In September 1999, about three years before his playing days in Chicago were over, Bob Probert and his wife, Dani, set their homecoming in motion. They purchased a waterfront property in Lakeshore, Ont., a sleepy town near Windsor, where they planned to build their dream home. After years on the road, they wanted to be close to family (Probert’s mother Theresa, his brother Norm, and father-in-law James all live in Windsor). Today, their large grey-stoned home, with its slate roof, sits on a quiet street along Lake St. Clair. There’s a swimming pool on the lake side, a big rec room in the basement with a pool table and hockey jerseys from Probert’s playing days framed and hanging on the walls, and a limited-edition Harley Davidson Fat Boy parked in the dining room. It’s a stunning place, but like the former NHL heavyweight, not overly showy. From the curb, at least, it’s not even the most palatial residence on the street. A few doors down, another home, protected by a large gate at the front, features a water fountain and a full-sized basketball court.
Less concerned about his jumpshot, Probert treated himself instead to a massive garage. It’s the ultimate man cave, with 1,725 sq. feet of space to work on his old Chevrolet Chevelles, Monte Carlos and a ’68 Dodge Charger. (The garage also houses Probert’s Porsche, and a couple of Harley Davidsons.) He collected all kinds of tools and old car parts. But it wasn’t a secret, say friends, that Probert was better at taking cars apart than putting them back together.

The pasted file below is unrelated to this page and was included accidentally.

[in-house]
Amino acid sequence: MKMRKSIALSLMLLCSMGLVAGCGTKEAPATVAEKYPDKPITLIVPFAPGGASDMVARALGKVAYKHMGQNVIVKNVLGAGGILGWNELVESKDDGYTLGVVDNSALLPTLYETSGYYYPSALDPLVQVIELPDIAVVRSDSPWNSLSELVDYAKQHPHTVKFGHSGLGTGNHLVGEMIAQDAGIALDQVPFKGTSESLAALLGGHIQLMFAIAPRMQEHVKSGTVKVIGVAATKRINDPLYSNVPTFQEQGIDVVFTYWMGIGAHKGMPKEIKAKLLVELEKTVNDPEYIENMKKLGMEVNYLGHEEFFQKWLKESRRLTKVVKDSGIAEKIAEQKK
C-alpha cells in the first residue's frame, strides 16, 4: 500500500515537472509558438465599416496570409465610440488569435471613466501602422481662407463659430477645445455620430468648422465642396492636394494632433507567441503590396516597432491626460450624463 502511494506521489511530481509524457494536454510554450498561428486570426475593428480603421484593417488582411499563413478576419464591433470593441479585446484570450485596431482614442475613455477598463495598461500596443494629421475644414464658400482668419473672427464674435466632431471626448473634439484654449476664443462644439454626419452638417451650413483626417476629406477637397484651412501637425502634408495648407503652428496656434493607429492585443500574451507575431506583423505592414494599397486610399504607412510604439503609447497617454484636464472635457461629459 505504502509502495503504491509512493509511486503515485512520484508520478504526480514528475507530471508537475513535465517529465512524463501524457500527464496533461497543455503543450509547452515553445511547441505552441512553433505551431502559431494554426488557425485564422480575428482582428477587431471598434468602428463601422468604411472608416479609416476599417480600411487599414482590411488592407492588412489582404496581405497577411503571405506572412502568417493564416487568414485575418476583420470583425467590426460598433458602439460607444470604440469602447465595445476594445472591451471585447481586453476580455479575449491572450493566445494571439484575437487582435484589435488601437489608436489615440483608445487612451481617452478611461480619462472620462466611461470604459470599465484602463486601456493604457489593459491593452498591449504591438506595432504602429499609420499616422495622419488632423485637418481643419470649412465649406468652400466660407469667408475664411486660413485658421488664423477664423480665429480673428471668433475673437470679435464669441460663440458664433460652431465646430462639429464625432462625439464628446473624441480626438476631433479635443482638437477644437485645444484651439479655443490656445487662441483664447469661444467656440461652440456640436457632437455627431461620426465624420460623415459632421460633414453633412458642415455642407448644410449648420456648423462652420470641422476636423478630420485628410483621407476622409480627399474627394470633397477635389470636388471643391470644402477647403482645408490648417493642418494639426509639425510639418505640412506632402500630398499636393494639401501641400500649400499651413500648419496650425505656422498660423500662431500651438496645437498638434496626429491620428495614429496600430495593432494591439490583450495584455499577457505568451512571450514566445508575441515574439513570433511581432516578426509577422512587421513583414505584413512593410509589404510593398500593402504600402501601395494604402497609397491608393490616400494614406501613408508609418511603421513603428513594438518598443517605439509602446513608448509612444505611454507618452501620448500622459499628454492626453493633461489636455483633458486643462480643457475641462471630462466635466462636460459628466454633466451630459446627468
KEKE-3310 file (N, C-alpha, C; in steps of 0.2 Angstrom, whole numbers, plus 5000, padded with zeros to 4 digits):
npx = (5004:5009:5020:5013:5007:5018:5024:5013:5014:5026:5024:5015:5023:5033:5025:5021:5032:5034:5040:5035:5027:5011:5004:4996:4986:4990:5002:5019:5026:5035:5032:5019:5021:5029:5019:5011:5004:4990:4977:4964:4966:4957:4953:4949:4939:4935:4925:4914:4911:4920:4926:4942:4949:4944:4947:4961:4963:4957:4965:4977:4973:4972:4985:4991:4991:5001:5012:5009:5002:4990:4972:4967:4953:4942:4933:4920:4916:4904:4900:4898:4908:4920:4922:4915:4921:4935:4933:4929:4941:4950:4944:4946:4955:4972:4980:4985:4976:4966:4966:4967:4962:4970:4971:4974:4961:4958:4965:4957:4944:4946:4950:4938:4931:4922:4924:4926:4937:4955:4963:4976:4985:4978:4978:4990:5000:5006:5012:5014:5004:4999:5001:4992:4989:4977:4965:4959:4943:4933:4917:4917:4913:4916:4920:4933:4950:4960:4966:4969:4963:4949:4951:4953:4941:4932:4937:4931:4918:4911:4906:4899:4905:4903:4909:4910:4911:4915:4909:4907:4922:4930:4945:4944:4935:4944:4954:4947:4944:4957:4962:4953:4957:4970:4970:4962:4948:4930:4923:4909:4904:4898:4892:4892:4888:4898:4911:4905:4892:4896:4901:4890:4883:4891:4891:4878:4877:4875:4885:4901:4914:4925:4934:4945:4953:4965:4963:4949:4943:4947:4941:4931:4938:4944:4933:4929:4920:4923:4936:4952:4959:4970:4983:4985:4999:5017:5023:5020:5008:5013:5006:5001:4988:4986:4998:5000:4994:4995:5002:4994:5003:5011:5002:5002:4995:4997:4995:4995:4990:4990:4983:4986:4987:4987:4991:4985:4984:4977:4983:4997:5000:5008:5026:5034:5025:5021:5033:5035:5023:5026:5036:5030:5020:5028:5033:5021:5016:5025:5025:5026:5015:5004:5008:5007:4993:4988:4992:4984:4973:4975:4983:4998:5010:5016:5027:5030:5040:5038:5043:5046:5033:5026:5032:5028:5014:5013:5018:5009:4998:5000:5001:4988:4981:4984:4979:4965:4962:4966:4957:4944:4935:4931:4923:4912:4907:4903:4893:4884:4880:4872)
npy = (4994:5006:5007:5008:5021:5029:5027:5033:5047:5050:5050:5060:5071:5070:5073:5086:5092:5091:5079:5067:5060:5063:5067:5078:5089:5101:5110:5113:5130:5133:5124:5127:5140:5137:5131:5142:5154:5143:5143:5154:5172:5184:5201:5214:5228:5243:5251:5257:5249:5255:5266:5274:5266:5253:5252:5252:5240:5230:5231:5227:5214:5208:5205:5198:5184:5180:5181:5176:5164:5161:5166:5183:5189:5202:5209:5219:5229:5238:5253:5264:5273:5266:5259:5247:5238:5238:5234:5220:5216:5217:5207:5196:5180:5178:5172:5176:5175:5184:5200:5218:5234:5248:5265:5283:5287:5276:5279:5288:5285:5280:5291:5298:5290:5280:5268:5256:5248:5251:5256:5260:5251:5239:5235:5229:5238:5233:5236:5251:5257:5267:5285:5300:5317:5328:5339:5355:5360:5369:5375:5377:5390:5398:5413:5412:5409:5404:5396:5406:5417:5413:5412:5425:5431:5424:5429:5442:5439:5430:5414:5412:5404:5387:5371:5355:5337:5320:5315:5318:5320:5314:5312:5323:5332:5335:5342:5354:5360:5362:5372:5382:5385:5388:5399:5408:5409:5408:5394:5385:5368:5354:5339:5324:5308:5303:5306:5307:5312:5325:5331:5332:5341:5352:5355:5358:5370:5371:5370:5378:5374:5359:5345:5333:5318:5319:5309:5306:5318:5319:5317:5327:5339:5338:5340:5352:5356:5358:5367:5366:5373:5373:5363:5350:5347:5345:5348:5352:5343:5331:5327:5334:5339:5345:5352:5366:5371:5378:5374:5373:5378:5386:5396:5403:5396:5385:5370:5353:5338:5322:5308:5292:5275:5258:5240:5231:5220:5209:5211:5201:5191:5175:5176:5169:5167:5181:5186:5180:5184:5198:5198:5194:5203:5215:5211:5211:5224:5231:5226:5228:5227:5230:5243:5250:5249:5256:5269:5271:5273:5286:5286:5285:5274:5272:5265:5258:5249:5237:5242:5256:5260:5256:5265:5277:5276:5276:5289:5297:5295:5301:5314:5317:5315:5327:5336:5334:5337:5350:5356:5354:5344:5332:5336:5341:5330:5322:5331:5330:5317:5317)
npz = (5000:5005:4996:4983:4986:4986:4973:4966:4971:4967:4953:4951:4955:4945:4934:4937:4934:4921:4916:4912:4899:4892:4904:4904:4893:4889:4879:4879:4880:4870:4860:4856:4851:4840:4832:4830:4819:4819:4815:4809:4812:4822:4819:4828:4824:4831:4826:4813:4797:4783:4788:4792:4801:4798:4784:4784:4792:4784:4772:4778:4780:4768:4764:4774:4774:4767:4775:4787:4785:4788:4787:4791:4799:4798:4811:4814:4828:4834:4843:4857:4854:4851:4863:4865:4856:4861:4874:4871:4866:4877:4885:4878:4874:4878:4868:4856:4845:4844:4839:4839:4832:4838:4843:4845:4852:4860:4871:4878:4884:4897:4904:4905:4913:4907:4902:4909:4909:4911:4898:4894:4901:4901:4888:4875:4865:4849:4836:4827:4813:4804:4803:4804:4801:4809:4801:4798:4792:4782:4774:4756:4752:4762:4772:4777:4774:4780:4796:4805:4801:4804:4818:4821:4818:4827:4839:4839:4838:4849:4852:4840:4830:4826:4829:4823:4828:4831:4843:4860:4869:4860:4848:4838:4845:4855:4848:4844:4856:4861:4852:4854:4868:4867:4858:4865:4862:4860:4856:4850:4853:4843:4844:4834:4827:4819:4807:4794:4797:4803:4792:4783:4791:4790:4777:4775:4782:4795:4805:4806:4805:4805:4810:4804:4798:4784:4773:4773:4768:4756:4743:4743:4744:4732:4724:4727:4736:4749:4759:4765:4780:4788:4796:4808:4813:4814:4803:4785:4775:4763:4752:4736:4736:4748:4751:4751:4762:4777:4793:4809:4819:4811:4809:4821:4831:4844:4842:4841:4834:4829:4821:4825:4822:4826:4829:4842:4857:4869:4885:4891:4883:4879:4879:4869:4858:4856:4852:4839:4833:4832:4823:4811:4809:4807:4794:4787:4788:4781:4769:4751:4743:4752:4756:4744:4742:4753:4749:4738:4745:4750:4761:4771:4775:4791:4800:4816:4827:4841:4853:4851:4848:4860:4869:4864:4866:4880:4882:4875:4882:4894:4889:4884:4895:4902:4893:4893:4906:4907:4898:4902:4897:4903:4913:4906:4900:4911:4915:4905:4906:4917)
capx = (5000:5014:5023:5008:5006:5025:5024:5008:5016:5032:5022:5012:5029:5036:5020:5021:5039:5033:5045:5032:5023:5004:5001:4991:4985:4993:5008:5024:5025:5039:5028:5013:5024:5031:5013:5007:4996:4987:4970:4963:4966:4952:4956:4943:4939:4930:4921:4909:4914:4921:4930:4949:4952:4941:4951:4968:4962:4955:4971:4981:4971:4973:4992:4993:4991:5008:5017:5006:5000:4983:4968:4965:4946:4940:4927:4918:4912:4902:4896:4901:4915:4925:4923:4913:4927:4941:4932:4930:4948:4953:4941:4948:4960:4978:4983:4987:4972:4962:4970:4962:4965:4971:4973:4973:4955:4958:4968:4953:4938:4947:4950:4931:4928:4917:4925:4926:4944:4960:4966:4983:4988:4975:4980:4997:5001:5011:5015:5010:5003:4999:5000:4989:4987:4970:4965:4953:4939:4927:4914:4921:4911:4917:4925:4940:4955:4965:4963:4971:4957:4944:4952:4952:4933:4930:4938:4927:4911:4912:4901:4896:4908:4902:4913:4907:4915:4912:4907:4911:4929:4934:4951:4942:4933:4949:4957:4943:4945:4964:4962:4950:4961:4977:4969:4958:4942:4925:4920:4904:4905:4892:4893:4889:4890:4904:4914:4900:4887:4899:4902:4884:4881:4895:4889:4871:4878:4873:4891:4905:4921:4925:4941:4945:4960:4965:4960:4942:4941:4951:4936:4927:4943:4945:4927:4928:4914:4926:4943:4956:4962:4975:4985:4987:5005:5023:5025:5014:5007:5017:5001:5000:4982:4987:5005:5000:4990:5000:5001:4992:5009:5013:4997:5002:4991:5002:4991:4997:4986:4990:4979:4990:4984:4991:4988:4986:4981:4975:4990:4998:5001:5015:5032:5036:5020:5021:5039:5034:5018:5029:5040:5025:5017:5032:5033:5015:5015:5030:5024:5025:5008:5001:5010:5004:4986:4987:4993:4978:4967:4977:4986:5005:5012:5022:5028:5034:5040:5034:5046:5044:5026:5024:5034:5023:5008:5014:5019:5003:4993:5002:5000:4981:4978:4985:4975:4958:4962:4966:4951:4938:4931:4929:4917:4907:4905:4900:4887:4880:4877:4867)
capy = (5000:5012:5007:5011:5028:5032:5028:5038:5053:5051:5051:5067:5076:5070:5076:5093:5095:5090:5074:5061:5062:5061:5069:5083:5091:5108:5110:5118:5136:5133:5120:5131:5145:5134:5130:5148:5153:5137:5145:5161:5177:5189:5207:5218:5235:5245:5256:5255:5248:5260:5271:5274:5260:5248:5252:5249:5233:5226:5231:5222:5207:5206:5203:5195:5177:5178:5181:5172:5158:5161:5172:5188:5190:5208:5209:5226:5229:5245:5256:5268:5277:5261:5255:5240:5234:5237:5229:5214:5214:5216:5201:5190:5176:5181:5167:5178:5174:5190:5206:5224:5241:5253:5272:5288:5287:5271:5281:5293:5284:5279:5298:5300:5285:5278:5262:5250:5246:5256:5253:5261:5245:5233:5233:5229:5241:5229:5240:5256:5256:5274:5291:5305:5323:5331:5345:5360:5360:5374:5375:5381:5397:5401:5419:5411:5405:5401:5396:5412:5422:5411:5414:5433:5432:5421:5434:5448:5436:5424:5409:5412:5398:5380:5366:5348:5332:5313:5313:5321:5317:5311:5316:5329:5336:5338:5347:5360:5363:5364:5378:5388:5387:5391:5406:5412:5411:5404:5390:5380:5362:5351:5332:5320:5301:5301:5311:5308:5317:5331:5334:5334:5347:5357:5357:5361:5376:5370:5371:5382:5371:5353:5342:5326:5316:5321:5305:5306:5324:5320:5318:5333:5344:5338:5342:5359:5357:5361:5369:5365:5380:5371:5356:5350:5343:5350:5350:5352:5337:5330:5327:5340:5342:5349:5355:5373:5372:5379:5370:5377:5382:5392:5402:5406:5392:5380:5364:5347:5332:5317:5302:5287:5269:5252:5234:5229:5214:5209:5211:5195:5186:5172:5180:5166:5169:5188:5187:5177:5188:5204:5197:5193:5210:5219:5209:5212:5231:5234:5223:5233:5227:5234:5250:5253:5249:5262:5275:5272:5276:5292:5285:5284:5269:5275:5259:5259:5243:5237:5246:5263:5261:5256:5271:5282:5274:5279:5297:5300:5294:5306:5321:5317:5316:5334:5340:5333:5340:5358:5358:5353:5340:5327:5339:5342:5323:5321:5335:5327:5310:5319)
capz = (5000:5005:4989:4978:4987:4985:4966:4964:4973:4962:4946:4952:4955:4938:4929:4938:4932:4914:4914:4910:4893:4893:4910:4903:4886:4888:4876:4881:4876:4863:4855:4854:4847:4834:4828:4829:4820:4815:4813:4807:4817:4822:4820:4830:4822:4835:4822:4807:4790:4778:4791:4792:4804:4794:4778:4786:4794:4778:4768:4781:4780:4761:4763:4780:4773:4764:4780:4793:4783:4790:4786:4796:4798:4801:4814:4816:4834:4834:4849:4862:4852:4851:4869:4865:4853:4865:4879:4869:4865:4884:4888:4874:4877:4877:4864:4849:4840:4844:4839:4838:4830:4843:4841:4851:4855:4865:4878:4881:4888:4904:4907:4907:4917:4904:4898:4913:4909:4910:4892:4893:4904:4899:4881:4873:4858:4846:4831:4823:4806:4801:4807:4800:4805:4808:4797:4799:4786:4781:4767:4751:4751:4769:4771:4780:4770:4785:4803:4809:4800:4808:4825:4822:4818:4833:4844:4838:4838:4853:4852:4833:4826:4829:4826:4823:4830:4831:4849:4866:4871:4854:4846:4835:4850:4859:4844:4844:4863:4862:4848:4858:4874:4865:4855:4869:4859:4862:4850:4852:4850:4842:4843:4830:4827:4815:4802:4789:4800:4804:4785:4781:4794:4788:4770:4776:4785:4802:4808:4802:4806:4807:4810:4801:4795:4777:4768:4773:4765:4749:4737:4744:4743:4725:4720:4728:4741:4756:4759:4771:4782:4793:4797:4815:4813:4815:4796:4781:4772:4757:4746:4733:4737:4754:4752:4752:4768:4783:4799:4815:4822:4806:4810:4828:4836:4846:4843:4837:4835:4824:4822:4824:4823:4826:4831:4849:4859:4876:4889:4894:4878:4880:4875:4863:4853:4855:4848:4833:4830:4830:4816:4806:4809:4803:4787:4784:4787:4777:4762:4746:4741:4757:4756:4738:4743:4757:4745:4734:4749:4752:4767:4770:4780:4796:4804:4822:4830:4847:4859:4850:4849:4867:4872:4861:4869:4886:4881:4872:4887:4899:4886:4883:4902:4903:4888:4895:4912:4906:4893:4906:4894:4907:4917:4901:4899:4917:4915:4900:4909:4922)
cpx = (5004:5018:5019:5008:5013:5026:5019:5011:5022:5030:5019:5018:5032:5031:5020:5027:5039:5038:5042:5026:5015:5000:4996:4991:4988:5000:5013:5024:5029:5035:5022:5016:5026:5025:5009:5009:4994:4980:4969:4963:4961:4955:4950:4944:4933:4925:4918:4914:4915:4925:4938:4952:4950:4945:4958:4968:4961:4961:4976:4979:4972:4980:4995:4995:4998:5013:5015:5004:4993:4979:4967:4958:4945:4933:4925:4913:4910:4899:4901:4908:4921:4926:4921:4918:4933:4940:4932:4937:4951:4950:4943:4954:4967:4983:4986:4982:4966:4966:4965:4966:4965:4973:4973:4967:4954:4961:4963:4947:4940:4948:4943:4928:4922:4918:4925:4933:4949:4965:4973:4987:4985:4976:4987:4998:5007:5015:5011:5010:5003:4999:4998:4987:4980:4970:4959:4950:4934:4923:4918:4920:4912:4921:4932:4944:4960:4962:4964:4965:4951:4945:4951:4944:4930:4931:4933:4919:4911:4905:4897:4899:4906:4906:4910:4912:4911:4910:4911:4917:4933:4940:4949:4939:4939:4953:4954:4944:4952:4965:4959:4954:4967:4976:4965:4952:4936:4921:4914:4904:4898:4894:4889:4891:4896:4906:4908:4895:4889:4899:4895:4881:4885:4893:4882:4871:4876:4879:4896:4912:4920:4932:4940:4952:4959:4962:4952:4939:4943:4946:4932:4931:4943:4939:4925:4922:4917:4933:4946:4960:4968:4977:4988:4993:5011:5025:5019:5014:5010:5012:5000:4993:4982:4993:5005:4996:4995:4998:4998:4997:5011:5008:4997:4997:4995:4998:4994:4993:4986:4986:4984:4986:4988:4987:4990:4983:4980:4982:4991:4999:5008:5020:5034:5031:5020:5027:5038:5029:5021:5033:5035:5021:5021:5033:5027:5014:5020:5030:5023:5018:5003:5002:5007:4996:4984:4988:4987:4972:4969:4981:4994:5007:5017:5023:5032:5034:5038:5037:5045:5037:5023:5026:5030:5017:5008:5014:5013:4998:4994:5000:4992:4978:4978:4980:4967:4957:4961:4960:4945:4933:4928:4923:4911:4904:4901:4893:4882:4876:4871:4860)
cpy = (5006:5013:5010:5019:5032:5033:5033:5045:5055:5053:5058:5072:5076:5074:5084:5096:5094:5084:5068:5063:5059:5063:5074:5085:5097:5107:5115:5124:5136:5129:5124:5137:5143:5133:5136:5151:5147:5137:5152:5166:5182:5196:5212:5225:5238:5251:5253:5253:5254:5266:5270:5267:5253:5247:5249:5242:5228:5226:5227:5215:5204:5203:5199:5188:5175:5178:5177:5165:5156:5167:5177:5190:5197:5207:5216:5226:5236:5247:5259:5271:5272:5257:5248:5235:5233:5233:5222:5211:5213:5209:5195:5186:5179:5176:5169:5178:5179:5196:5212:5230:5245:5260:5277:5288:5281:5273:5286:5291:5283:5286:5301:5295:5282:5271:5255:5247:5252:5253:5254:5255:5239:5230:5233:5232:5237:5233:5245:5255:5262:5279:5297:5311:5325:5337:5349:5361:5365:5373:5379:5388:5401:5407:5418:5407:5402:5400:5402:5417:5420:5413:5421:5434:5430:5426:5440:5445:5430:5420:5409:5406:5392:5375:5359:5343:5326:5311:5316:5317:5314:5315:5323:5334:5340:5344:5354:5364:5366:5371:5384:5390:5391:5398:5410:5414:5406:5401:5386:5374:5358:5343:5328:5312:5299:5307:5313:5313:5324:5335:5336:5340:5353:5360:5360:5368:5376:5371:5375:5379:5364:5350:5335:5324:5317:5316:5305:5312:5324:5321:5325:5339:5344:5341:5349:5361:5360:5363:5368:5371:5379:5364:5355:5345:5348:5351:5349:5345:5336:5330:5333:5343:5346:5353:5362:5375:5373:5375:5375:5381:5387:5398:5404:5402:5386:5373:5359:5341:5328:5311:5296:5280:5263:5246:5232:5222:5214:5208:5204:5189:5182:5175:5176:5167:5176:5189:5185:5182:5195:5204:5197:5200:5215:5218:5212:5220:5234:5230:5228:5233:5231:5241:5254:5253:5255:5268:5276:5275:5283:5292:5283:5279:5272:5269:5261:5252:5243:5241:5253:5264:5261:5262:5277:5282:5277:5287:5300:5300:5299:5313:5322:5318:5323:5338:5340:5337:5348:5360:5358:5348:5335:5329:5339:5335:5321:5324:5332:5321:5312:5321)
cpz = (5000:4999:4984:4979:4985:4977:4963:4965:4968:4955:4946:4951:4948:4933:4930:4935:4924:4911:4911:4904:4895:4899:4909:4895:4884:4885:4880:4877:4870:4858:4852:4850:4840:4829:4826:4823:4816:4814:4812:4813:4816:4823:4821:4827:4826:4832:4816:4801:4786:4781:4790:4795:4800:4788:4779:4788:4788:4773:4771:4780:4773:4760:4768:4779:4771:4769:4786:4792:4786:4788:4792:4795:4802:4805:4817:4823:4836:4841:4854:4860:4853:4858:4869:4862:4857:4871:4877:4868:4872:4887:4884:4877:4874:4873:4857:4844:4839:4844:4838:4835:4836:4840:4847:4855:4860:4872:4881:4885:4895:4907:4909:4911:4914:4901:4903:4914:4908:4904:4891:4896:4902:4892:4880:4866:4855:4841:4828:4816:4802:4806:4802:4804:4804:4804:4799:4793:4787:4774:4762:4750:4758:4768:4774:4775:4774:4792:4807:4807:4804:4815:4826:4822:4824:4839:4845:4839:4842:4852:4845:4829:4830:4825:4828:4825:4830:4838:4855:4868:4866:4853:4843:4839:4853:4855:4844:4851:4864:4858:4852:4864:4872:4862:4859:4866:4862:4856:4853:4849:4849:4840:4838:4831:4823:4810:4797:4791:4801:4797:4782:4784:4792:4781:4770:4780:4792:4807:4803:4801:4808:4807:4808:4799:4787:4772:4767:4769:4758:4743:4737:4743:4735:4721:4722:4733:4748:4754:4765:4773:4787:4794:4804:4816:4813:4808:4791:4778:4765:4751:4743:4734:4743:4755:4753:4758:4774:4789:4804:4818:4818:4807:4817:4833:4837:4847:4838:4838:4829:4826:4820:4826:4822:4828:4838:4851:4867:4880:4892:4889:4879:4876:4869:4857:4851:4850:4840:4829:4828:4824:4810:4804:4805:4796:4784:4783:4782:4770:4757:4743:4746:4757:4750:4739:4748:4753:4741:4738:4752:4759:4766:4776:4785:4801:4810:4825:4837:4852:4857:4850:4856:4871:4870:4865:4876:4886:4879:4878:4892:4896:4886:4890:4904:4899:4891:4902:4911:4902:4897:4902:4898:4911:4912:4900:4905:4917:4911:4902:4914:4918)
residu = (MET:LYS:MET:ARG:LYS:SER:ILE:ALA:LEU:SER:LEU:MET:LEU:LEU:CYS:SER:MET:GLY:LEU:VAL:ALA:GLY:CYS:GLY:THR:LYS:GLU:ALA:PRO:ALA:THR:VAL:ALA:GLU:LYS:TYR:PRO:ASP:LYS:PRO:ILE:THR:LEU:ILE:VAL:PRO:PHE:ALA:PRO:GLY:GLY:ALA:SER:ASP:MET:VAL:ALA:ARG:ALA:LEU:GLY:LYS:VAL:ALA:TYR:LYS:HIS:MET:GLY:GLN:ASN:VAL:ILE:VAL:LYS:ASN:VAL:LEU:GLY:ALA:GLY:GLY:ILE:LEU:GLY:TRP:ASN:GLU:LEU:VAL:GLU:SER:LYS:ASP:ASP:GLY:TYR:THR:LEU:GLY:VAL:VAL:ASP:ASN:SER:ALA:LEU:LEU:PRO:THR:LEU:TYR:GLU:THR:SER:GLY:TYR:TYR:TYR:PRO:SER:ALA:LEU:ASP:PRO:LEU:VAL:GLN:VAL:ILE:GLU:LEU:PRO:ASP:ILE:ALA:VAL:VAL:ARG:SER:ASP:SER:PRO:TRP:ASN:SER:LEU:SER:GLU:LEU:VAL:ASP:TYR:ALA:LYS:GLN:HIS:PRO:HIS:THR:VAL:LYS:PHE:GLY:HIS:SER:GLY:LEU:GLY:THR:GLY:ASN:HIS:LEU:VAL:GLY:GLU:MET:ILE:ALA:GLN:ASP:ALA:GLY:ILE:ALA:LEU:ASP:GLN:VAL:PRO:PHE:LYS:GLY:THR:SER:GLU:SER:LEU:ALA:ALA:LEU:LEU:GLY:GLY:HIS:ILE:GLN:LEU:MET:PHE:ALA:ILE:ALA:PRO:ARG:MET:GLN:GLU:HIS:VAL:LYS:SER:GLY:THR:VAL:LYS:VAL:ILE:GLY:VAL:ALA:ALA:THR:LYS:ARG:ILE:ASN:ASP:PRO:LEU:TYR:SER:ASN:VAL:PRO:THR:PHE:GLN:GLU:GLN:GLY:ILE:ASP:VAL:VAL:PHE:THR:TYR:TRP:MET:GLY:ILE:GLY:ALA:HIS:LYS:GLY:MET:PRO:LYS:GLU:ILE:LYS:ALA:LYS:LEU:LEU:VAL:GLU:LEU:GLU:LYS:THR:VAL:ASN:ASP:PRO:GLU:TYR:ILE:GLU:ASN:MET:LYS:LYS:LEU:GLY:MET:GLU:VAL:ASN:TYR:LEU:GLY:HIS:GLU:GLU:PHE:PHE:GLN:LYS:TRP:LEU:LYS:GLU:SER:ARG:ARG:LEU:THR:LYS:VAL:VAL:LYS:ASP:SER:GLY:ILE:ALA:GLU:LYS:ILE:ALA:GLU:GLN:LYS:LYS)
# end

Still, after facing off against some serious demons in his life, Probert was in full control. Much of his focus, say friends, was on his family (his wife, four children, and two Yorkies named Carly and Simon) and his charity work. Then, on the afternoon of July 5, the former left-winger died suddenly of an apparent heart attack while boating on Lake St. Clair with his family. Probert was only 45, leaving some to wonder if all those years of hard living in his playing days—his struggles with alcohol and substance abuse during that time were well-known—had caught up with him. Or, perhaps, it was hereditary. In 1982, his father Al, a Windsor police officer, died of a heart attack at 52.
Whatever the case, the death of Windsor’s favourite son struck a nerve in this blue-collar town. Everyone, it seems, was quick to share a story about “Probie.” His popularity benefited from being one of a rare breed of enforcers. In his 16-year NHL career, split between the Detroit Red Wings and the Chicago Blackhawks, his fists made him the most feared man in hockey, and yet he could also be dangerous with the puck, scoring 163 goals and assisting on 221 others. For many who knew him, his well-documented struggles off the ice—including the three months he spent in jail after trying in March 1989 to cross the Canada-U.S. border with cocaine in his underwear—are secondary to the family man that he had become. He was a guy who was most comfortable in a T-shirt, jeans and a pair of Crocs—the ones with fur lining were favourites since he could wear them year-round.
That’s not to say retirement for Probert was totally smooth, especially in the early going. Though not necessarily front-page news, Probert had a few run-ins with the authorities in the last decade. In June 2004, he was Tasered by police in Delray Beach, Fla., and charged with battery, resisting arrest and disorderly conduct (a jury acquitted him several months later). Probert would later say he was just in the wrong place at the wrong time. “Some guys were getting mouthy and I was getting mouthy and then the police arrived.” In July 2005, police were called to the Probert’s Lakeshore residence. Nine officers arrived, eight were wearing black gloves, “as though ready to do battle,” says Patrick Ducharme, Probert’s long-time agent and lawyer. Probert was charged with assaulting police and intent to resist arrest. But video footage, captured by surveillance cameras that he had on the property, showed that Probert had not been aggressive with the police at all, says Ducharme.